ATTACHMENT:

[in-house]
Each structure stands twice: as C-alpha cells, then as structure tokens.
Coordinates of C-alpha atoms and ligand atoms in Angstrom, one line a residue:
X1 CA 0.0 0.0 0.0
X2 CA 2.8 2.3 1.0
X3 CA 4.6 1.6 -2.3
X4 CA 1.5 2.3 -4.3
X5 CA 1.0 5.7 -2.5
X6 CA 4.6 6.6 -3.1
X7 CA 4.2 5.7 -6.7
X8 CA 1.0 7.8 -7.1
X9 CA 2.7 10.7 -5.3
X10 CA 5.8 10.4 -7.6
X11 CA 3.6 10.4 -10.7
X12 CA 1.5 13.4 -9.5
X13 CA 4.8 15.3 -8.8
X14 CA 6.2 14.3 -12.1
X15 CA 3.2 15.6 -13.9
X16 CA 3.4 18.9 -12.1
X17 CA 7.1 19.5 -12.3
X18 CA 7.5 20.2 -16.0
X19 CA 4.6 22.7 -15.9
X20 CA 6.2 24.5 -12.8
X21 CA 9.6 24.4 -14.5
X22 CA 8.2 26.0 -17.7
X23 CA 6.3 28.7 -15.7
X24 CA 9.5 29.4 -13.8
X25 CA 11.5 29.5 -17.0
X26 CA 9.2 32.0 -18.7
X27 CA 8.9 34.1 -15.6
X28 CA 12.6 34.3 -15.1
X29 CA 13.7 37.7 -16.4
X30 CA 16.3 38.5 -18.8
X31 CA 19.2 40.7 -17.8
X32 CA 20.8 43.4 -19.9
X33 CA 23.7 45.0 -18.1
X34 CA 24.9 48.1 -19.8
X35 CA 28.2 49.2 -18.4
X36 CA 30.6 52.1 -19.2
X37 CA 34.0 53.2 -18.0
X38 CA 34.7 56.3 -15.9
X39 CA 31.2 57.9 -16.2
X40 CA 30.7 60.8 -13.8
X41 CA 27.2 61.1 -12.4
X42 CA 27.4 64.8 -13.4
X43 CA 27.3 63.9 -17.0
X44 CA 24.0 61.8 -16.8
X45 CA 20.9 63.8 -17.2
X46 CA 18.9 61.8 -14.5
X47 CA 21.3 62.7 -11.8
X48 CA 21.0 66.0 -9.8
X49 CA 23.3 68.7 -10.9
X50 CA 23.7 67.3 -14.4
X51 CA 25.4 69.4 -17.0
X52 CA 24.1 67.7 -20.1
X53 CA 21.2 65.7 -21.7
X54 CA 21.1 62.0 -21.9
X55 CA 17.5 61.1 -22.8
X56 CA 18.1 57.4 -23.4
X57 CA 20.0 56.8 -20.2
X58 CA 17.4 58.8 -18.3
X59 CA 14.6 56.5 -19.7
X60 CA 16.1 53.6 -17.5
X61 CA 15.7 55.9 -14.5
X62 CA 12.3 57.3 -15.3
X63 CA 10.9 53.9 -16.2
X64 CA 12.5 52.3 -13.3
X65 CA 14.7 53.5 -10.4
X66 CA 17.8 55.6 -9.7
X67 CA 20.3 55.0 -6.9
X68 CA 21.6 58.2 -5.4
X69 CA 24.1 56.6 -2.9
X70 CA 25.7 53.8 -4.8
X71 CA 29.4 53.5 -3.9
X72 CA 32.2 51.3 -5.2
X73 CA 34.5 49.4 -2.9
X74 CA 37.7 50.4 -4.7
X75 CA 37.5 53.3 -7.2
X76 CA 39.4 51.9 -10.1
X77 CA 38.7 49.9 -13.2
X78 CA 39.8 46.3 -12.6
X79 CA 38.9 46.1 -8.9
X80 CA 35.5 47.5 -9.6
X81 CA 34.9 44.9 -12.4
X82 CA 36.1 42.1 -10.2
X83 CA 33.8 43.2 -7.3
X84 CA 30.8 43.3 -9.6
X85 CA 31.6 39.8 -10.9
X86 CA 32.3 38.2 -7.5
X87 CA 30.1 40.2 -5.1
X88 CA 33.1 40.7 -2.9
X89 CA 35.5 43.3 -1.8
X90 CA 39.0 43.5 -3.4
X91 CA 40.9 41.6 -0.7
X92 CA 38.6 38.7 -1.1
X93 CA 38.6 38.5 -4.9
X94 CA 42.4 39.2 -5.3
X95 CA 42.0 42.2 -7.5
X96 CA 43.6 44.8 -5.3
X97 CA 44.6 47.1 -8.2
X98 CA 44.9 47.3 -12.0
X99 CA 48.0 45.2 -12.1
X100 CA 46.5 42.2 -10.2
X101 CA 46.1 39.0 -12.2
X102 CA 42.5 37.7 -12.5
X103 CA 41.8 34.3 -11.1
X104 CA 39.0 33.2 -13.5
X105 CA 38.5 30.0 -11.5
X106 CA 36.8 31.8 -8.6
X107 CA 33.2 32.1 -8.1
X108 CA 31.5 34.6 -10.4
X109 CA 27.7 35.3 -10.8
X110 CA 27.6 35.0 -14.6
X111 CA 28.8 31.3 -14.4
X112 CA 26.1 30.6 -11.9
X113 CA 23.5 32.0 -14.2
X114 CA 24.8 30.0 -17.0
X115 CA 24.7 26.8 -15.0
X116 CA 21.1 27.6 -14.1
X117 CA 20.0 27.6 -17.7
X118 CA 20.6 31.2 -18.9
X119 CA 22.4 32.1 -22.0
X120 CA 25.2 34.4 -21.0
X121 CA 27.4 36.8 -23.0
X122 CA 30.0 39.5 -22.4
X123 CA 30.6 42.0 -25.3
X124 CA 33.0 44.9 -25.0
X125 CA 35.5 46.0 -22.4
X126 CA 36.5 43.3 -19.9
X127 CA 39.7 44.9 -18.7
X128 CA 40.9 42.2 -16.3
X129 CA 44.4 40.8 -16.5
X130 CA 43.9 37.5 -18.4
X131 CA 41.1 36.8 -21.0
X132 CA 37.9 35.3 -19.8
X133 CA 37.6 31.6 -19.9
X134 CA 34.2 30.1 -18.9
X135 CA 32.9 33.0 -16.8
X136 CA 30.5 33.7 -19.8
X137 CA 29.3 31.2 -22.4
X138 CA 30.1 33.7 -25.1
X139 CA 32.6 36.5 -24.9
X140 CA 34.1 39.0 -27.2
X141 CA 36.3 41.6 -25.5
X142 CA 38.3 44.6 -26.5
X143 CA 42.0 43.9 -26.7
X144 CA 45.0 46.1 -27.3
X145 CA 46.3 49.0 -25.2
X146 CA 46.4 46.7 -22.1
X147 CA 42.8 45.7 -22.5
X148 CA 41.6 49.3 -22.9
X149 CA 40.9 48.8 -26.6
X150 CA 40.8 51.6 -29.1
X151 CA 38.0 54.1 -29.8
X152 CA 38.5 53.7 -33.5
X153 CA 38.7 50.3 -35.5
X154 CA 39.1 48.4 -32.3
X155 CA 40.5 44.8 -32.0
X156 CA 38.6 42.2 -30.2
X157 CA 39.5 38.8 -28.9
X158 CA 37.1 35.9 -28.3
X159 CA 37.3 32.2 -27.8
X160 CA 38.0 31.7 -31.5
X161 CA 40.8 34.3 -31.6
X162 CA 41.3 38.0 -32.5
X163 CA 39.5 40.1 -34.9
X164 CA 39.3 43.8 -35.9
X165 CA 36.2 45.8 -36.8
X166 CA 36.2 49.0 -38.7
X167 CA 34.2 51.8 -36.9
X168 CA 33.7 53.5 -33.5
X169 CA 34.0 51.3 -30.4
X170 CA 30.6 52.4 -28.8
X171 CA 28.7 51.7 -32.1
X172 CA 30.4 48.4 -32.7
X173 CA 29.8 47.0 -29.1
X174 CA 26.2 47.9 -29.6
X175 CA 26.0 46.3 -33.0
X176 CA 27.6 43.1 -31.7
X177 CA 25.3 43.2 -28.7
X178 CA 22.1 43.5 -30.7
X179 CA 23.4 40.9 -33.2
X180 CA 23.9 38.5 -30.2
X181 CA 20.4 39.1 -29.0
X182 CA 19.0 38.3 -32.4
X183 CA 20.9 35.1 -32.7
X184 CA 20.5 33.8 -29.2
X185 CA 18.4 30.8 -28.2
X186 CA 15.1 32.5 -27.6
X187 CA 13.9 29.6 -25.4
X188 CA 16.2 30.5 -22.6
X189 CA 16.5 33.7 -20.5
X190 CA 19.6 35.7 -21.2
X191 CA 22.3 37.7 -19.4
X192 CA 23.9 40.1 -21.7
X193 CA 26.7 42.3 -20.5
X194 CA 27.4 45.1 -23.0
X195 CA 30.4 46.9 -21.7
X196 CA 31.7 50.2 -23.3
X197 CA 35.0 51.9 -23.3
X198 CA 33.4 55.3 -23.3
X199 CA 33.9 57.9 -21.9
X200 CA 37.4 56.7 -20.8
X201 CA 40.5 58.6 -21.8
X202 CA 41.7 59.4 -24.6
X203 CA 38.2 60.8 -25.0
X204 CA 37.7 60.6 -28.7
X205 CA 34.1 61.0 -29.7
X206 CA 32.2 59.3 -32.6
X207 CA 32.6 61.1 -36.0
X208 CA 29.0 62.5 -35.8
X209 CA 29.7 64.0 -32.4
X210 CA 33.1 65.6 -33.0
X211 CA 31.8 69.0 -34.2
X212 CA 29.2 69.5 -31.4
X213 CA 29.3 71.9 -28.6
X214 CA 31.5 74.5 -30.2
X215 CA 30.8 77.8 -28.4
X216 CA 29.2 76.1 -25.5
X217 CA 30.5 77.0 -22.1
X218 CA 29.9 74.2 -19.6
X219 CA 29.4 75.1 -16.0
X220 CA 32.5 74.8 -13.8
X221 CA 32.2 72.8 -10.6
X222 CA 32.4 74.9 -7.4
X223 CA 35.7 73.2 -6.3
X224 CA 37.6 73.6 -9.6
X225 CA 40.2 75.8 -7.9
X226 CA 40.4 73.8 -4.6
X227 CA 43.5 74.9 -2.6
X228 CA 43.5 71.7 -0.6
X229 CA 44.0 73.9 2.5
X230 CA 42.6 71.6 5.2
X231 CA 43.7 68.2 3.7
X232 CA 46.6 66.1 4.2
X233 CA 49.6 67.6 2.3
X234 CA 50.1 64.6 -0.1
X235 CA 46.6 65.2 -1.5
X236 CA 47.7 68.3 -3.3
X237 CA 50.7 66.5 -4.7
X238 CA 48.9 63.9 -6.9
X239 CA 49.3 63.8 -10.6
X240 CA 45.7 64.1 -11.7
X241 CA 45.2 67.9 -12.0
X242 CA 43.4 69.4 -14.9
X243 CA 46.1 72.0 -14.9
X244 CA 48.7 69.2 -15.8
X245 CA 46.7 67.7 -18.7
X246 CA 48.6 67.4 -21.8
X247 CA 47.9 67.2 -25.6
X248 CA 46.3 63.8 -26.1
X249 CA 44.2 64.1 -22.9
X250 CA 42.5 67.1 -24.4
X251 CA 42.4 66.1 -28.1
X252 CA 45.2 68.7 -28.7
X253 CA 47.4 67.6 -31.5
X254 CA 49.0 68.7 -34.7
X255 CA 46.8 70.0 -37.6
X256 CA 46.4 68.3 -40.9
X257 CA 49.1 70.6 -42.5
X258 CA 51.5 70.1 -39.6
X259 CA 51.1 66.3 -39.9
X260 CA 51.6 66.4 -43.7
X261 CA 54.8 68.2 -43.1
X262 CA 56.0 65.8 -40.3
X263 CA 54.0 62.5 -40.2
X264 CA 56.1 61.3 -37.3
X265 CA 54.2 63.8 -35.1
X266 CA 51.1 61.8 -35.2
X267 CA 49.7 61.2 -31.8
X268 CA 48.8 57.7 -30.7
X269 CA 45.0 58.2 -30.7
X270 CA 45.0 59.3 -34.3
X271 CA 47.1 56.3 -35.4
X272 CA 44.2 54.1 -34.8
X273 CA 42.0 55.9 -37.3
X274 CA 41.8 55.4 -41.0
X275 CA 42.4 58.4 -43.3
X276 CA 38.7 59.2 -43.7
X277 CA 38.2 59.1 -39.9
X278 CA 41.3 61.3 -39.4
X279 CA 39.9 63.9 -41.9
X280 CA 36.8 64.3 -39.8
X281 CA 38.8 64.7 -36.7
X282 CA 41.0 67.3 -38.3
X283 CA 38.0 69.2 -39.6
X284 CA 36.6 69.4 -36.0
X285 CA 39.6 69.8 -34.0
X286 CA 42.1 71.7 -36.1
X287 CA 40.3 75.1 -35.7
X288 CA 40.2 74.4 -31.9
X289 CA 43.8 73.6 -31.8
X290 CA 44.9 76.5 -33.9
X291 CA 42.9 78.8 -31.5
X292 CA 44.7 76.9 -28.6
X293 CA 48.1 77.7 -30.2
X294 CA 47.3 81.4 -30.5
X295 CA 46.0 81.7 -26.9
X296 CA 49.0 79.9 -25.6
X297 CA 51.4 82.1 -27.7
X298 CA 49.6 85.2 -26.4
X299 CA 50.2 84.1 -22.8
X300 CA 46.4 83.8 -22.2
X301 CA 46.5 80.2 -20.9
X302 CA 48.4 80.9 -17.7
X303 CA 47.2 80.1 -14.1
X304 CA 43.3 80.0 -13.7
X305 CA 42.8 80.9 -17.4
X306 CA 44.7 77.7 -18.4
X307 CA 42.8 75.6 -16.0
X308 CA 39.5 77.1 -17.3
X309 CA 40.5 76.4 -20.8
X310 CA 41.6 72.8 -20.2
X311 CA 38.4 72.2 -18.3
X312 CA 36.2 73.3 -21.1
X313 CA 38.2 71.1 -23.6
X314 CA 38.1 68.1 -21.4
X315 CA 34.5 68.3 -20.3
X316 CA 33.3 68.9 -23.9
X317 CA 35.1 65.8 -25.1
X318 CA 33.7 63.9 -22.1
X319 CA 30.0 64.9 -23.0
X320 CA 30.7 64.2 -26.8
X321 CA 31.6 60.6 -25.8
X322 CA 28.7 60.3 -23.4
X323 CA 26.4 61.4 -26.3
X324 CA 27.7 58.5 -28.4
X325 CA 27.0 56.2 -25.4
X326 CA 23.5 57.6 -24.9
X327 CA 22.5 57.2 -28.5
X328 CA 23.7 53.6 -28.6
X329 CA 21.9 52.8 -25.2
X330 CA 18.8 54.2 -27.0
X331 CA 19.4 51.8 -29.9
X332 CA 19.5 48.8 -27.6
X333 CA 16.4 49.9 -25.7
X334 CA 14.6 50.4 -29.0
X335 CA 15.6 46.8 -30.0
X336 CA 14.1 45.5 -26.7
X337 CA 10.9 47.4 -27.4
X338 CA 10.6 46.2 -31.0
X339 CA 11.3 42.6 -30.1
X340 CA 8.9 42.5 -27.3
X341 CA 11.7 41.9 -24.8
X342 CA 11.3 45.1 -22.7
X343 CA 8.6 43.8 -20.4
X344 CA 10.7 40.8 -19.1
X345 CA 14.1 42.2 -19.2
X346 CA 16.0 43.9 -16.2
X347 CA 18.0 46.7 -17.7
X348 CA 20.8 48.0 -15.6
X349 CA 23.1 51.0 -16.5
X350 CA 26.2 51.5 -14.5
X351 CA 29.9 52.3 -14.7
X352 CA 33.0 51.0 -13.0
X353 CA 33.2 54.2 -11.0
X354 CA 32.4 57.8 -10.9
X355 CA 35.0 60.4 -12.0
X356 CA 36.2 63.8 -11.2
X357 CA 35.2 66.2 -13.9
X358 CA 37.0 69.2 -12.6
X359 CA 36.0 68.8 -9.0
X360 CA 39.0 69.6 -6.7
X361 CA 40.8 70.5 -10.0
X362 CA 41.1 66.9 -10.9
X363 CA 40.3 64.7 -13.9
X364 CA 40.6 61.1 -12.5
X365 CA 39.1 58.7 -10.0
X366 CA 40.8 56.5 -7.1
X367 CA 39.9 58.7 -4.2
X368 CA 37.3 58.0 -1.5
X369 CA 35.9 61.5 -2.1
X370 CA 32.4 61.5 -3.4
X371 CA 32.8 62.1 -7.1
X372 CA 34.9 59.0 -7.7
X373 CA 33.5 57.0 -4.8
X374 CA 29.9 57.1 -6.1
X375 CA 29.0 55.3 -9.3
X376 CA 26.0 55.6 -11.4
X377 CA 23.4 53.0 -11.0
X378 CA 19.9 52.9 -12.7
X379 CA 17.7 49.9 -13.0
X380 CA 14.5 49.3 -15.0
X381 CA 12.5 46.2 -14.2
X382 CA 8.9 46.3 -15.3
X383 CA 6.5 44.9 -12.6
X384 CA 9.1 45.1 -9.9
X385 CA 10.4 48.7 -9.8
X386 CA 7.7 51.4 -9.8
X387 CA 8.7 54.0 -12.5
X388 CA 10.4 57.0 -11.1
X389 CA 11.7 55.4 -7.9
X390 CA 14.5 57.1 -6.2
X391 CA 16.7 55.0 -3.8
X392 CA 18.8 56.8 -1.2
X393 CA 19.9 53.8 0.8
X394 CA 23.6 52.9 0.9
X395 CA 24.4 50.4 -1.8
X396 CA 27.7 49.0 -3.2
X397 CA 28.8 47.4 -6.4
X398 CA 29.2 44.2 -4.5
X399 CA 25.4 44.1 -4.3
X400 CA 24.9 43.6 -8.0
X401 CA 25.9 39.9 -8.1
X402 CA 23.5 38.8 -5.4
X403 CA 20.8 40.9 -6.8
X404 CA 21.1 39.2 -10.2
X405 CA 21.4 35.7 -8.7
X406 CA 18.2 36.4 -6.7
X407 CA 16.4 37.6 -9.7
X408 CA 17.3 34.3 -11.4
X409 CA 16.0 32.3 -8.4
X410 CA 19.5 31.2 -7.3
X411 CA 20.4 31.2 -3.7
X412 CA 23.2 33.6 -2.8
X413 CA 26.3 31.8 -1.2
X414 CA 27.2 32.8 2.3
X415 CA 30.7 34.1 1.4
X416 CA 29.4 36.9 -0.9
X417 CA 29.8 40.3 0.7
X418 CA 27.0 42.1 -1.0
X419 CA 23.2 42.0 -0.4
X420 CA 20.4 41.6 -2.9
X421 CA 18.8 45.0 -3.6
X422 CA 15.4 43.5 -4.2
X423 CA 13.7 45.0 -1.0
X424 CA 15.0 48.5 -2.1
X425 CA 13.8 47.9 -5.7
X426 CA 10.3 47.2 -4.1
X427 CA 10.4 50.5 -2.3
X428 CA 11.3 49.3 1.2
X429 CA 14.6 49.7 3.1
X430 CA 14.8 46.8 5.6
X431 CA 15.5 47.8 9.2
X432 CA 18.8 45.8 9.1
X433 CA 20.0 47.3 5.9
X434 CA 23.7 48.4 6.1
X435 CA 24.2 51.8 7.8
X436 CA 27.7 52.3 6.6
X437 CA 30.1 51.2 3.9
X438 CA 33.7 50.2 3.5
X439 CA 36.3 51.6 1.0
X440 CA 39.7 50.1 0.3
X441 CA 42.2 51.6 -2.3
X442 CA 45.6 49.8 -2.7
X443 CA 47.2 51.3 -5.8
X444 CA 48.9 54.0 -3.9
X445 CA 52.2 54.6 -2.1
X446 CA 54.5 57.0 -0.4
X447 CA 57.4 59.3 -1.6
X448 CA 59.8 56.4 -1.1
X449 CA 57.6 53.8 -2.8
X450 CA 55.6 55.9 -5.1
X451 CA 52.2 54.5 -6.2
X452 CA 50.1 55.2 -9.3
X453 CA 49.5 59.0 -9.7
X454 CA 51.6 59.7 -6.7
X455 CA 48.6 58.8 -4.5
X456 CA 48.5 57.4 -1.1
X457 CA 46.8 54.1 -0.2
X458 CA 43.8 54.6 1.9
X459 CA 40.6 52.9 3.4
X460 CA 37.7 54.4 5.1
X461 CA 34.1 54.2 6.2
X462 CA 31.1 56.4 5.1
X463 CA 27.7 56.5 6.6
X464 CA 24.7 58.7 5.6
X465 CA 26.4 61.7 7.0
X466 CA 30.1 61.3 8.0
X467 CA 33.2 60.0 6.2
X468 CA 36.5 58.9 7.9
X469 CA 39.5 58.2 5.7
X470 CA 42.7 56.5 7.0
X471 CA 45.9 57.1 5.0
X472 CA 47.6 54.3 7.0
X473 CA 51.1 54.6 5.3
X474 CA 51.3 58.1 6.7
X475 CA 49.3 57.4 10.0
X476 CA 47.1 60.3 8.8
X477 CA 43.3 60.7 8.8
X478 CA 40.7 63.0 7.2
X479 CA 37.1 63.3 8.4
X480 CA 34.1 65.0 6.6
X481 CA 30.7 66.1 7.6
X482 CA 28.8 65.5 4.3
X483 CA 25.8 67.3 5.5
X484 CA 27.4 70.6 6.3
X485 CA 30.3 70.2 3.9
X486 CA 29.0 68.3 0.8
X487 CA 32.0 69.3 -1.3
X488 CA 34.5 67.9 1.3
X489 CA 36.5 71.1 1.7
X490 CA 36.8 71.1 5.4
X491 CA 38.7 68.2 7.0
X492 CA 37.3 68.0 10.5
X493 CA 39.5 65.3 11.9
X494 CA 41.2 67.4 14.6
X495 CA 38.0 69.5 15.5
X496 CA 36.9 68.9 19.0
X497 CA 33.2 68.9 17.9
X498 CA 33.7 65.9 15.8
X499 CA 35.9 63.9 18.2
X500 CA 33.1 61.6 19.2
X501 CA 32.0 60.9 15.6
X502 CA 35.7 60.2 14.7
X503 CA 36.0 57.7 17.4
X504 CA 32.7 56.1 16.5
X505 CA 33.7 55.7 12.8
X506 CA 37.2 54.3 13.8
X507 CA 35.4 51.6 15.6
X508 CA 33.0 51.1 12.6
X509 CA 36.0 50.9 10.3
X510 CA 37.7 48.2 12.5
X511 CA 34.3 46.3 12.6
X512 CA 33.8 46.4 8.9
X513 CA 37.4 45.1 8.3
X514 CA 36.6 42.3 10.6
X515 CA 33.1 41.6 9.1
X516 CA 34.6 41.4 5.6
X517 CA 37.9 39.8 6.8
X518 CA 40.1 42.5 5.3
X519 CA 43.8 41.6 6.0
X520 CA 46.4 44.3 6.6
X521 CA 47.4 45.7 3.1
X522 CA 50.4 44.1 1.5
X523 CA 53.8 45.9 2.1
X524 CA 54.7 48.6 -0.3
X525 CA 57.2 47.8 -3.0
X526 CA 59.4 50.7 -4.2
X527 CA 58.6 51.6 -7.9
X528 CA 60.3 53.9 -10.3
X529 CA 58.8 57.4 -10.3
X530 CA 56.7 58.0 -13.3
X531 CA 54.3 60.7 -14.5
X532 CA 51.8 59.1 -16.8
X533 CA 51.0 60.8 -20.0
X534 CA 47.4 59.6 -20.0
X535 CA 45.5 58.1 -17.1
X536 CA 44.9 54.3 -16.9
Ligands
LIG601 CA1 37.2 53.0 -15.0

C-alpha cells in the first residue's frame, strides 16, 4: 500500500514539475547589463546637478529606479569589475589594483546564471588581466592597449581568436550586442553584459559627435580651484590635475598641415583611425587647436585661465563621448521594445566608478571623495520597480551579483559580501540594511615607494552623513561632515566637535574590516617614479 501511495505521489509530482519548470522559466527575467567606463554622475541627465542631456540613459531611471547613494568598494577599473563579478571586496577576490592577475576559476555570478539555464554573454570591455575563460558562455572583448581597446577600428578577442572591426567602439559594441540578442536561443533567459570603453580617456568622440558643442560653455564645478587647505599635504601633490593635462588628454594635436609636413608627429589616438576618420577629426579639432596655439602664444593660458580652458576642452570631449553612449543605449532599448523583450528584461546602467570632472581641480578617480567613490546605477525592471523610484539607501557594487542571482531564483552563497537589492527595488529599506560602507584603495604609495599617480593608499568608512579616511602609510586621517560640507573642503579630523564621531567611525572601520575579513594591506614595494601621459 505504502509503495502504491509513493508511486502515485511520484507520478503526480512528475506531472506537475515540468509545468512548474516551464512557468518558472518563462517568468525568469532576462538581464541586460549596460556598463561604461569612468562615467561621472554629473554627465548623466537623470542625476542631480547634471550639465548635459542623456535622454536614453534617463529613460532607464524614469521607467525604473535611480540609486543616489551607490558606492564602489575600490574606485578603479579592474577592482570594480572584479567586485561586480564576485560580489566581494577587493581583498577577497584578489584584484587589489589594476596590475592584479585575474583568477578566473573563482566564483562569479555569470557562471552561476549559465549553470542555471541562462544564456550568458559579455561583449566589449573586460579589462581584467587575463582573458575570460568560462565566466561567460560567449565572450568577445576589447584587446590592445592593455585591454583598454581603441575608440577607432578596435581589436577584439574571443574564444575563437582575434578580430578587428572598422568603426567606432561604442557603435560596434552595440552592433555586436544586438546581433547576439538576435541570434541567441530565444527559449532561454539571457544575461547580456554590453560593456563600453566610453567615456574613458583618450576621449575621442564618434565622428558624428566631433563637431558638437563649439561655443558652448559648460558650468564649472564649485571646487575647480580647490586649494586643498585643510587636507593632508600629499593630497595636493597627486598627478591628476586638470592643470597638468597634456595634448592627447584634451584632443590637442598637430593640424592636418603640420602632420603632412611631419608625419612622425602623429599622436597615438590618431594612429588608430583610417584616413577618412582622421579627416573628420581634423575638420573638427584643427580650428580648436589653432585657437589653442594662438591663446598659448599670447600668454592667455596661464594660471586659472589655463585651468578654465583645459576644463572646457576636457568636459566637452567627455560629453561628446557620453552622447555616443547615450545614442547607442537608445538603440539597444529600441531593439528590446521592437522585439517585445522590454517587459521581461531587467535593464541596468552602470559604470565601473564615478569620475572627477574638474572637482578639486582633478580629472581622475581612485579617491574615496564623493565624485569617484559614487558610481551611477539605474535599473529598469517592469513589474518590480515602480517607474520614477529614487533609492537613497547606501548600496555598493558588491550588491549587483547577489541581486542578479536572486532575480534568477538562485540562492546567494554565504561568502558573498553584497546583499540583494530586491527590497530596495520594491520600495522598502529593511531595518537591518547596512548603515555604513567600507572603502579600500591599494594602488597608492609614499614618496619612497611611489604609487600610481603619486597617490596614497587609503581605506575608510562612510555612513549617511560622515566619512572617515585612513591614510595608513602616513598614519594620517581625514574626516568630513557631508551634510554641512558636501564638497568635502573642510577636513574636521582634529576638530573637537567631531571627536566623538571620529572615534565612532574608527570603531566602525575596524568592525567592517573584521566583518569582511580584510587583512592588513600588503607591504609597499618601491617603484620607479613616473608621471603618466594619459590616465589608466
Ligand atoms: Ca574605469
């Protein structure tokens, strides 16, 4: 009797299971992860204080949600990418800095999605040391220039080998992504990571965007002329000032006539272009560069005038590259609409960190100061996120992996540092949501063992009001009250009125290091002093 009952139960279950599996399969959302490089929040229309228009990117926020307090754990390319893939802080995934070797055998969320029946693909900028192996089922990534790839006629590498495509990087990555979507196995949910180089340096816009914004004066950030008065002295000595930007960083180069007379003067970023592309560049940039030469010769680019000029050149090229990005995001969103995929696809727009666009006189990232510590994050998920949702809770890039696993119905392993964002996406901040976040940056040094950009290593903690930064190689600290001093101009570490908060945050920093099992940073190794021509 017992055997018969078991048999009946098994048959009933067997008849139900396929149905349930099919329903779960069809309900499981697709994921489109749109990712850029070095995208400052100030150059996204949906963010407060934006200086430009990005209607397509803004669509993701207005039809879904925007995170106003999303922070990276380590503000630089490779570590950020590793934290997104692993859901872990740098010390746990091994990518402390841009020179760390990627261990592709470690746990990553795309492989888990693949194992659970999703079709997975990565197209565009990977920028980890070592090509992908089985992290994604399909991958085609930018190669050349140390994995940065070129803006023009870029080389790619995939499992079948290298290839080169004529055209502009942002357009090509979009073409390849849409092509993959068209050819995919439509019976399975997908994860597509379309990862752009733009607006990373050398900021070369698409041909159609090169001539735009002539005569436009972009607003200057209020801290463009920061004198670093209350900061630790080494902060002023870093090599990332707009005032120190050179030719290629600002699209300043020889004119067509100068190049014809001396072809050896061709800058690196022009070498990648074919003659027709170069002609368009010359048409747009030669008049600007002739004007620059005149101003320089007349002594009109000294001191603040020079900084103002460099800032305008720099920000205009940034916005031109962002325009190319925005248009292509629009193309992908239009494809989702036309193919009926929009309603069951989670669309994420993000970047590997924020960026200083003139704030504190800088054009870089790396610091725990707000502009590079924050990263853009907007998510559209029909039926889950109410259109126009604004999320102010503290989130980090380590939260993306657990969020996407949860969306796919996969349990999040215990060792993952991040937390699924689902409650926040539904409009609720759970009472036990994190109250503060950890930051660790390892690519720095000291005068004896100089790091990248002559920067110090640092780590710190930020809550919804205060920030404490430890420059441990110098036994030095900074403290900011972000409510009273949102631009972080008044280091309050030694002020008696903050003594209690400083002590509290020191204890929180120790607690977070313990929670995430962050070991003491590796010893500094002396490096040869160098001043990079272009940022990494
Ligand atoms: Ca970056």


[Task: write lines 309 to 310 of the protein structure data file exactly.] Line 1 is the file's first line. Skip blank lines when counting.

X306 CA 44.7 77.7 -18.4
X307 CA 42.8 75.6 -16.0